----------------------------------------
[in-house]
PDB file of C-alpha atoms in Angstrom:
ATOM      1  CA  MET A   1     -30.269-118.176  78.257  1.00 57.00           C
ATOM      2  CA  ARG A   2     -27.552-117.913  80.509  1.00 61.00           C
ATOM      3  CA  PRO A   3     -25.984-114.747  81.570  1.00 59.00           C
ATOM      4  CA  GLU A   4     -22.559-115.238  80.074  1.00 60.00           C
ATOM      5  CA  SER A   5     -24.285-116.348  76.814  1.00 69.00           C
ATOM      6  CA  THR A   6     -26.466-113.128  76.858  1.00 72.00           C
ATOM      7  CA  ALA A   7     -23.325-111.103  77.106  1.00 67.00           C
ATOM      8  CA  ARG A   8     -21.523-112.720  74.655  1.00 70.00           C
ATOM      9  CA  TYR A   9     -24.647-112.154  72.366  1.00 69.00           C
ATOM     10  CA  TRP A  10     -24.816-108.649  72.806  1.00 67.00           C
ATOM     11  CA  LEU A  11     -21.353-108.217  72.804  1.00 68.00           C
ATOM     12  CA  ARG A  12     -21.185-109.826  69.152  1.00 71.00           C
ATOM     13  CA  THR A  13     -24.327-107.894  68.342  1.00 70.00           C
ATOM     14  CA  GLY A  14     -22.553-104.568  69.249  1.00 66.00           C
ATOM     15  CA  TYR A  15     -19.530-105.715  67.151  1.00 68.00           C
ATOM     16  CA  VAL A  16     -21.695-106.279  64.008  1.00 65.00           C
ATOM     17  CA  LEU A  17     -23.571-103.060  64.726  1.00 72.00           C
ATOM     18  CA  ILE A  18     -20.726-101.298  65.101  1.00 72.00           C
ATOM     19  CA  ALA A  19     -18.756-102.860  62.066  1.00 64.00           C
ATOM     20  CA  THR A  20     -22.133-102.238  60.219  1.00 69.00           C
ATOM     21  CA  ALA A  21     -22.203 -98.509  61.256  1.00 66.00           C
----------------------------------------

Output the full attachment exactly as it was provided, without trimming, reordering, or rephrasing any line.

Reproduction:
[in-house]
PDB file of C-alpha atoms in Angstrom:
ATOM      1  CA  MET A   1     -30.269-118.176  78.257  1.00 57.00           C
ATOM      2  CA  ARG A   2     -27.552-117.913  80.509  1.00 61.00           C
ATOM      3  CA  PRO A   3     -25.984-114.747  81.570  1.00 59.00           C
ATOM      4  CA  GLU A   4     -22.559-115.238  80.074  1.00 60.00           C
ATOM      5  CA  SER A   5     -24.285-116.348  76.814  1.00 69.00           C
ATOM      6  CA  THR A   6     -26.466-113.128  76.858  1.00 72.00           C
ATOM      7  CA  ALA A   7     -23.325-111.103  77.106  1.00 67.00           C
ATOM      8  CA  ARG A   8     -21.523-112.720  74.655  1.00 70.00           C
ATOM      9  CA  TYR A   9     -24.647-112.154  72.366  1.00 69.00           C
ATOM     10  CA  TRP A  10     -24.816-108.649  72.806  1.00 67.00           C
ATOM     11  CA  LEU A  11     -21.353-108.217  72.804  1.00 68.00           C
ATOM     12  CA  ARG A  12     -21.185-109.826  69.152  1.00 71.00           C
ATOM     13  CA  THR A  13     -24.327-107.894  68.342  1.00 70.00           C
ATOM     14  CA  GLY A  14     -22.553-104.568  69.249  1.00 66.00           C
ATOM     15  CA  TYR A  15     -19.530-105.715  67.151  1.00 68.00           C
ATOM     16  CA  VAL A  16     -21.695-106.279  64.008  1.00 65.00           C
ATOM     17  CA  LEU A  17     -23.571-103.060  64.726  1.00 72.00           C
ATOM     18  CA  ILE A  18     -20.726-101.298  65.101  1.00 72.00           C
ATOM     19  CA  ALA A  19     -18.756-102.860  62.066  1.00 64.00           C
ATOM     20  CA  THR A  20     -22.133-102.238  60.219  1.00 69.00           C
ATOM     21  CA  ALA A  21     -22.203 -98.509  61.256  1.00 66.00           C